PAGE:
Lifeguard Training Tips

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Lifeguards need to be trained to recognize and deal with a multitude of dangers, whether it be supervising at a local swimming pool or surveying a busy stretch of beach. There are a range of skills you will have to acquire before you can successfully complete a lifeguard training test.

Certification

  • You need to be 18 years old to gain certification as a lifeguard, although some pools will accept 16- or 17-year-olds with decent credentials. You will also need to be fully trained in CPR (cardio-pulmonary resuscitation). Exact requirements vary depending on where you want to practice as a lifeguard (e.g. beach, pool or holiday park), but most institutions will demand you take a physical and/or written test. You should take a training class such as the American Red Cross course, which will improve your rescue and first aid skills. You could also get in touch with your local swimming pool to see if they use nationally recognised certification run by NASCO (National Aquatic Safety Company), the Starfish Aquatics Institute or Ellis & Associates.

General Training Tips

  • Practice rhythmic breathing during swim sessions by taking breaths in and out in time with your kicking pattern. A stable, propelling kick action saves energy and more efficiently propels you through the water. This will help you preserve energy for your training session and could give you a significant advantage in your assessment session. Give particular attention to the life-saving backstroke (breaststroke while on your back) as this will be crucial for your assessment.

    You should also consider using tight-fitting swimwear tailored to move through water efficiently and tie your hair back during swim practice. Paying attention to such minor details could well knock a second or two off your swim times when assessment time arrives, according to the North Sea Volunteer lifeguards website.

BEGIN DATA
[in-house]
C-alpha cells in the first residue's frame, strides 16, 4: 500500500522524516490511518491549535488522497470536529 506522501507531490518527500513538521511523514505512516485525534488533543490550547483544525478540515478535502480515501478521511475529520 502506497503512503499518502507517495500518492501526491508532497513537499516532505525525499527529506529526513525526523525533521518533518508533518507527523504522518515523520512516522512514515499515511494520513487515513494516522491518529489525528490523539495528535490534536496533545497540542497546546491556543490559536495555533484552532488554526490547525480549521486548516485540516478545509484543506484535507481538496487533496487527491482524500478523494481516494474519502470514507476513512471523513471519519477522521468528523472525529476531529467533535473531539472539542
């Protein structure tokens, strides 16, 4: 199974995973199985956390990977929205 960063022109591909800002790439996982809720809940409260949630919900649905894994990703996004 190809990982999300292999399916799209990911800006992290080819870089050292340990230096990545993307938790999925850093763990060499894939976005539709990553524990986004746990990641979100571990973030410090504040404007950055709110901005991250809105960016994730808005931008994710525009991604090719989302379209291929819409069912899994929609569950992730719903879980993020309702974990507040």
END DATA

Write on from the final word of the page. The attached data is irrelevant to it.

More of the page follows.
Fitness Tips

  • Typical minimum requirements at training institutions include completing 50 meters breaststroke in less than 80 seconds and covering 25 meters while swimming on your back, according to the DeAnza college website. Try executing a push-up regime on the pool deck as this will help build up the strength needed to quickly pull yourself out of the pool during rescue training.

    Try to warm up before any swimming regime with a 3- to 5-minute swim at a leisurely stroke. This will ensure your muscles are warmed up and will help them bulk up with repeated practice.
    Cool down your muscles by using a stroke that tests a different muscle group, i.e. with a few minutes of backstroke after timed sets on breaststroke. You should aim to build up your best swimming times over weeks and make sure your rest periods take account of your general fitness levels. If you are finding it too hard, then decrease the severity of your regime, and if it's too easy, increase the number of sets performed until you feel moderate stress is being placed on your fitness levels.

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References

  • Photo Credit lifeguard image by xymm from Fotolia.com Blank award certificate form image by Stasys Eidiejus from Fotolia.com swimmer image by Ahmed Zahir from Fotolia.com swimmer image by Orlando Florin Rosu from Fotolia.com
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